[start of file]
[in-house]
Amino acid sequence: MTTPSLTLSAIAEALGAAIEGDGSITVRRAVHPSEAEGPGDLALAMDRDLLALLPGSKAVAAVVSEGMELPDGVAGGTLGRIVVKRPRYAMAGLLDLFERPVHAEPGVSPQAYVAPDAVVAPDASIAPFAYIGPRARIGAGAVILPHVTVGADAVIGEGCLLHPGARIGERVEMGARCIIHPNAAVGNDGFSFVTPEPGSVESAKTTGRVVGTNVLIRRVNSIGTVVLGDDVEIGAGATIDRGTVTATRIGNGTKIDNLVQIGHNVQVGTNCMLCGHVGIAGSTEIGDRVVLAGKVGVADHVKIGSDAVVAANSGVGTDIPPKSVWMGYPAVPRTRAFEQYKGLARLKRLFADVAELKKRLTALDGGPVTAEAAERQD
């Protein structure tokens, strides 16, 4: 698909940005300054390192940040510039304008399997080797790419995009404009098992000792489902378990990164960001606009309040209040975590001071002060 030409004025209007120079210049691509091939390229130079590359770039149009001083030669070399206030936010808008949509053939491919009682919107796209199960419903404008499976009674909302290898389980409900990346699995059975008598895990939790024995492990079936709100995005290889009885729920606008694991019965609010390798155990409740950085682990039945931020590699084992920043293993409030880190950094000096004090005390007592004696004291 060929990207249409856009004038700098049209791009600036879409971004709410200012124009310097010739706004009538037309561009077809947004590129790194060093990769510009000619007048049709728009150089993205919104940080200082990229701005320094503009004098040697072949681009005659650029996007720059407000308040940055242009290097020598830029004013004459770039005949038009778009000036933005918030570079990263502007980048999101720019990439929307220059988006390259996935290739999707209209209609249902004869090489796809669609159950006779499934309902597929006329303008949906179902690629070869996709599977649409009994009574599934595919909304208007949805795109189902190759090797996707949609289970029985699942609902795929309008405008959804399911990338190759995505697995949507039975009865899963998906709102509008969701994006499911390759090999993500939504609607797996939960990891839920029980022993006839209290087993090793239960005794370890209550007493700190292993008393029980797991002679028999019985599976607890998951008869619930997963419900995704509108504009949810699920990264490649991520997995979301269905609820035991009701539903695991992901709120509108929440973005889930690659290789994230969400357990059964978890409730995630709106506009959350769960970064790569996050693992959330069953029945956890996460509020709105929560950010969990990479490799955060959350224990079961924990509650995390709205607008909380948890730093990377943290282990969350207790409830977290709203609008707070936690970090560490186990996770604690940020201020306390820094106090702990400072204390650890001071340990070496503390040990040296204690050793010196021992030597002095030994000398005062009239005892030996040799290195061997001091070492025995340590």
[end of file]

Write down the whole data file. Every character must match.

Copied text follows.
[in-house]
Amino acid sequence: MTTPSLTLSAIAEALGAAIEGDGSITVRRAVHPSEAEGPGDLALAMDRDLLALLPGSKAVAAVVSEGMELPDGVAGGTLGRIVVKRPRYAMAGLLDLFERPVHAEPGVSPQAYVAPDAVVAPDASIAPFAYIGPRARIGAGAVILPHVTVGADAVIGEGCLLHPGARIGERVEMGARCIIHPNAAVGNDGFSFVTPEPGSVESAKTTGRVVGTNVLIRRVNSIGTVVLGDDVEIGAGATIDRGTVTATRIGNGTKIDNLVQIGHNVQVGTNCMLCGHVGIAGSTEIGDRVVLAGKVGVADHVKIGSDAVVAANSGVGTDIPPKSVWMGYPAVPRTRAFEQYKGLARLKRLFADVAELKKRLTALDGGPVTAEAAERQD
């Protein structure tokens, strides 16, 4: 698909940005300054390192940040510039304008399997080797790419995009404009098992000792489902378990990164960001606009309040209040975590001071002060 030409004025209007120079210049691509091939390229130079590359770039149009001083030669070399206030936010808008949509053939491919009682919107796209199960419903404008499976009674909302290898389980409900990346699995059975008598895990939790024995492990079936709100995005290889009885729920606008694991019965609010390798155990409740950085682990039945931020590699084992920043293993409030880190950094000096004090005390007592004696004291 060929990207249409856009004038700098049209791009600036879409971004709410200012124009310097010739706004009538037309561009077809947004590129790194060093990769510009000619007048049709728009150089993205919104940080200082990229701005320094503009004098040697072949681009005659650029996007720059407000308040940055242009290097020598830029004013004459770039005949038009778009000036933005918030570079990263502007980048999101720019990439929307220059988006390259996935290739999707209209209609249902004869090489796809669609159950006779499934309902597929006329303008949906179902690629070869996709599977649409009994009574599934595919909304208007949805795109189902190759090797996707949609289970029985699942609902795929309008405008959804399911990338190759995505697995949507039975009865899963998906709102509008969701994006499911390759090999993500939504609607797996939960990891839920029980022993006839209290087993090793239960005794370890209550007493700190292993008393029980797991002679028999019985599976607890998951008869619930997963419900995704509108504009949810699920990264490649991520997995979301269905609820035991009701539903695991992901709120509108929440973005889930690659290789994230969400357990059964978890409730995630709106506009959350769960970064790569996050693992959330069953029945956890996460509020709105929560950010969990990479490799955060959350224990079961924990509650995390709205607008909380948890730093990377943290282990969350207790409830977290709203609008707070936690970090560490186990996770604690940020201020306390820094106090702990400072204390650890001071340990070496503390040990040296204690050793010196021992030597002095030994000398005062009239005892030996040799290195061997001091070492025995340590």